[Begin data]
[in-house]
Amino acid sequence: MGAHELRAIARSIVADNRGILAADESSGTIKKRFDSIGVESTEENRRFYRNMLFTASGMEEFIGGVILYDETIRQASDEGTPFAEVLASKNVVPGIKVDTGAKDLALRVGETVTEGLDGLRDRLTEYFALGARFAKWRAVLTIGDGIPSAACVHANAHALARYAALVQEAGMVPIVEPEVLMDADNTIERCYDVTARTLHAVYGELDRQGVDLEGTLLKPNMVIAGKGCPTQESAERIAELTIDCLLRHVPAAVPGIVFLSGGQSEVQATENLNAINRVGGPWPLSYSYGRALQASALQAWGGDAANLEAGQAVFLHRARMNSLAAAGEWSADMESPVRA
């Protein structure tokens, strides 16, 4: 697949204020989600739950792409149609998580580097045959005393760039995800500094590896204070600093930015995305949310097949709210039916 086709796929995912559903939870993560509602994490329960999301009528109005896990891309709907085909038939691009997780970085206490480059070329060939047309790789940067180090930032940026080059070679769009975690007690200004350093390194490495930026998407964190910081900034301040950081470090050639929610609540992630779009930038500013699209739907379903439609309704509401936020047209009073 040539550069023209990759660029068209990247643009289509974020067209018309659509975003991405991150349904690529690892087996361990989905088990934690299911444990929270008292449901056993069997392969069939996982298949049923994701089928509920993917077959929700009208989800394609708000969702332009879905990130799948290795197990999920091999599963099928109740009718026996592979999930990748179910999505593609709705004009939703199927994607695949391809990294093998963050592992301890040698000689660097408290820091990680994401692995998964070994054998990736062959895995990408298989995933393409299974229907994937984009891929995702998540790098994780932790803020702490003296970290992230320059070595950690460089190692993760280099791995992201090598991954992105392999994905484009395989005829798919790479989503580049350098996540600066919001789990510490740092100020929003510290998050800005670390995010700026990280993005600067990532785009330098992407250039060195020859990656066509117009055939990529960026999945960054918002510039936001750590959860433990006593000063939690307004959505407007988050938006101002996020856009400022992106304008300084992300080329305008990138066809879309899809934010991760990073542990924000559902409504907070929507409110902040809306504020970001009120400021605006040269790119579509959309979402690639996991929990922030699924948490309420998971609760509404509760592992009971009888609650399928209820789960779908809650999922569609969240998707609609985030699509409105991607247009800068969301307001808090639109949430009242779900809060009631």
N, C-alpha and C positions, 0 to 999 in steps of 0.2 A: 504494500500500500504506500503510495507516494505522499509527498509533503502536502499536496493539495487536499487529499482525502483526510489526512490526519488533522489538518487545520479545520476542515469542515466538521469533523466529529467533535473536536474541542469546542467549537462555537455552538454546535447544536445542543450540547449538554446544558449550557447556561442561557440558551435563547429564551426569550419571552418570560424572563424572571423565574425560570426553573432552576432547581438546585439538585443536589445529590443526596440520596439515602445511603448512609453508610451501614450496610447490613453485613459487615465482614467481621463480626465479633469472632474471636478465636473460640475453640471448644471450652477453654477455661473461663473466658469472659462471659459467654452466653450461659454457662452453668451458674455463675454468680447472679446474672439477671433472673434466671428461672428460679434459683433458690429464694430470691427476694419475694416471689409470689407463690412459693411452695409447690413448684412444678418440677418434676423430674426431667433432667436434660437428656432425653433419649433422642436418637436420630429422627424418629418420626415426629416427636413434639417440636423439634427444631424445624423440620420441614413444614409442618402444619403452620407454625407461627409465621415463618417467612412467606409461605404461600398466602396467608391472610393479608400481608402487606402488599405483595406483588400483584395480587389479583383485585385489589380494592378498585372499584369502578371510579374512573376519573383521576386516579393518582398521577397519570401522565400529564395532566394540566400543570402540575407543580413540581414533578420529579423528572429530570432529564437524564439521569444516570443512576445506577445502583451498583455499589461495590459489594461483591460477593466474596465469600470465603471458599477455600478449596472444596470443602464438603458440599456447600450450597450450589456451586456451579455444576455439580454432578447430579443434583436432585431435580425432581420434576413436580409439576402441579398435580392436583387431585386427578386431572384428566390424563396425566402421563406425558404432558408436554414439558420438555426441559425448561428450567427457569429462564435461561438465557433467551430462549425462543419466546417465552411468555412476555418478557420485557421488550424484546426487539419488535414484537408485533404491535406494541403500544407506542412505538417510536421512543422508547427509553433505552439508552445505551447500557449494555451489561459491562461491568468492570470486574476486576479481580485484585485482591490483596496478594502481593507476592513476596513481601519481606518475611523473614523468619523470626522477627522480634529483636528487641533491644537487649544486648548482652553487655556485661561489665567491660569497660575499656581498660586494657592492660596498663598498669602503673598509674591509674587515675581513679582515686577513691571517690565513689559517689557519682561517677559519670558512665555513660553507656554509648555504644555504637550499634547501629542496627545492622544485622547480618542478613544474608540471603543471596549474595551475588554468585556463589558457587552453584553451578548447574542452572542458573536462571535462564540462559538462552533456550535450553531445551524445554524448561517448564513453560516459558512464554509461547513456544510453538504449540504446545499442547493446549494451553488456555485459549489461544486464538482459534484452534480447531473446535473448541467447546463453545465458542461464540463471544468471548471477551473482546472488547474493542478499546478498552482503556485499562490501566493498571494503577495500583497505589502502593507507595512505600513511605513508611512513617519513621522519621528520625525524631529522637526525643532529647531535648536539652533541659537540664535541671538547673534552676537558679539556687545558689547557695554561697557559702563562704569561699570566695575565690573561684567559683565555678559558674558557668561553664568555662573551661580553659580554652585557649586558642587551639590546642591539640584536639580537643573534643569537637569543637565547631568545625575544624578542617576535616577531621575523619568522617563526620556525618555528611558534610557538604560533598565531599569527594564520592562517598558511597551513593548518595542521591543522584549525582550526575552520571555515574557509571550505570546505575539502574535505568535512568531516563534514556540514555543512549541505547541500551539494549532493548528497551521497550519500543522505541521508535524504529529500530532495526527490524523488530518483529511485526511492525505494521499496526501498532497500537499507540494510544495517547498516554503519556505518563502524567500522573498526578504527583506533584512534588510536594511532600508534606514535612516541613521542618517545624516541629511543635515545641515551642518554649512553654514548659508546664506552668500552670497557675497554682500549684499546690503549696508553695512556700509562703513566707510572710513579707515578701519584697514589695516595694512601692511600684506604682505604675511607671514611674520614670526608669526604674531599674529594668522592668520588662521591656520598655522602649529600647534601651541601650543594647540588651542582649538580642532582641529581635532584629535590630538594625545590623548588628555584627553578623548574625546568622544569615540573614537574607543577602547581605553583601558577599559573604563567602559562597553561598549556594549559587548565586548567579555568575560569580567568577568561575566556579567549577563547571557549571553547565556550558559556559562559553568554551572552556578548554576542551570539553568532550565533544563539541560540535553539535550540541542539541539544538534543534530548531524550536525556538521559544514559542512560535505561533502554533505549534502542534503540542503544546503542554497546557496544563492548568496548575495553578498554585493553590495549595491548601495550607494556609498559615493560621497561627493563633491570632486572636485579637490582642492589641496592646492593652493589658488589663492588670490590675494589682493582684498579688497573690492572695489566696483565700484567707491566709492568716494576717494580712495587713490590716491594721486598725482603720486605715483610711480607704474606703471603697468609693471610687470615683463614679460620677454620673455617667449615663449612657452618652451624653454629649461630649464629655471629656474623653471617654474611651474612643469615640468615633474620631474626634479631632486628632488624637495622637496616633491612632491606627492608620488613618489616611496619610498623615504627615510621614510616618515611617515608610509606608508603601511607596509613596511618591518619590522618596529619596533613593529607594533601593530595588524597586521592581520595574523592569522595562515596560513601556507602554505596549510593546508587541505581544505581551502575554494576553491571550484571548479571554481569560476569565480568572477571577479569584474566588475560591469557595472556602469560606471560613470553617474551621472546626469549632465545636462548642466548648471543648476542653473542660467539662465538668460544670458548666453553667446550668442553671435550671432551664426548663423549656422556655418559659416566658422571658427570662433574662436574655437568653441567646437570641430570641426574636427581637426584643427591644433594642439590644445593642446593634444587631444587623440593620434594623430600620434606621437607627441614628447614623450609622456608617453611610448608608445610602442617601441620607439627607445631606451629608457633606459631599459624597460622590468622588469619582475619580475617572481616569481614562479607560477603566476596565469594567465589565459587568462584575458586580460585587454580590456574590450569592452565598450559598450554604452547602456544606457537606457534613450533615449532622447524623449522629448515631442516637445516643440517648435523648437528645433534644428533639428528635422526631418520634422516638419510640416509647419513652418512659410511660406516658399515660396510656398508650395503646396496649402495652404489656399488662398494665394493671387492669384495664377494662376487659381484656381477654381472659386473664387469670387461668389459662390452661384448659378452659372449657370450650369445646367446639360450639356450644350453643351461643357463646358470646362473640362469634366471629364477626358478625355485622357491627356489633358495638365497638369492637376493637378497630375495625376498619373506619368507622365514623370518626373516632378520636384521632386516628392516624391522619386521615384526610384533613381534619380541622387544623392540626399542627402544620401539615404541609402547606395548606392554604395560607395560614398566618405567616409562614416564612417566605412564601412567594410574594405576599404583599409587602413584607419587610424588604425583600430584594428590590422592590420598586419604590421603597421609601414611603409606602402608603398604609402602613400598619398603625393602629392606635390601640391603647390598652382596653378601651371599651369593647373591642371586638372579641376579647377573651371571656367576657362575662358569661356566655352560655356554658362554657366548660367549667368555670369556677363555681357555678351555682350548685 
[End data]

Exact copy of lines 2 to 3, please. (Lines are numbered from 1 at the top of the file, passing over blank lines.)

Amino acid sequence: MGAHELRAIARSIVADNRGILAADESSGTIKKRFDSIGVESTEENRRFYRNMLFTASGMEEFIGGVILYDETIRQASDEGTPFAEVLASKNVVPGIKVDTGAKDLALRVGETVTEGLDGLRDRLTEYFALGARFAKWRAVLTIGDGIPSAACVHANAHALARYAALVQEAGMVPIVEPEVLMDADNTIERCYDVTARTLHAVYGELDRQGVDLEGTLLKPNMVIAGKGCPTQESAERIAELTIDCLLRHVPAAVPGIVFLSGGQSEVQATENLNAINRVGGPWPLSYSYGRALQASALQAWGGDAANLEAGQAVFLHRARMNSLAAAGEWSADMESPVRA
């Protein structure tokens, strides 16, 4: 697949204020989600739950792409149609998580580097045959005393760039995800500094590896204070600093930015995305949310097949709210039916 086709796929995912559903939870993560509602994490329960999301009528109005896990891309709907085909038939691009997780970085206490480059070329060939047309790789940067180090930032940026080059070679769009975690007690200004350093390194490495930026998407964190910081900034301040950081470090050639929610609540992630779009930038500013699209739907379903439609309704509401936020047209009073 040539550069023209990759660029068209990247643009289509974020067209018309659509975003991405991150349904690529690892087996361990989905088990934690299911444990929270008292449901056993069997392969069939996982298949049923994701089928509920993917077959929700009208989800394609708000969702332009879905990130799948290795197990999920091999599963099928109740009718026996592979999930990748179910999505593609709705004009939703199927994607695949391809990294093998963050592992301890040698000689660097408290820091990680994401692995998964070994054998990736062959895995990408298989995933393409299974229907994937984009891929995702998540790098994780932790803020702490003296970290992230320059070595950690460089190692993760280099791995992201090598991954992105392999994905484009395989005829798919790479989503580049350098996540600066919001789990510490740092100020929003510290998050800005670390995010700026990280993005600067990532785009330098992407250039060195020859990656066509117009055939990529960026999945960054918002510039936001750590959860433990006593000063939690307004959505407007988050938006101002996020856009400022992106304008300084992300080329305008990138066809879309899809934010991760990073542990924000559902409504907070929507409110902040809306504020970001009120400021605006040269790119579509959309979402690639996991929990922030699924948490309420998971609760509404509760592992009971009888609650399928209820789960779908809650999922569609969240998707609609985030699509409105991607247009800068969301307001808090639109949430009242779900809060009631």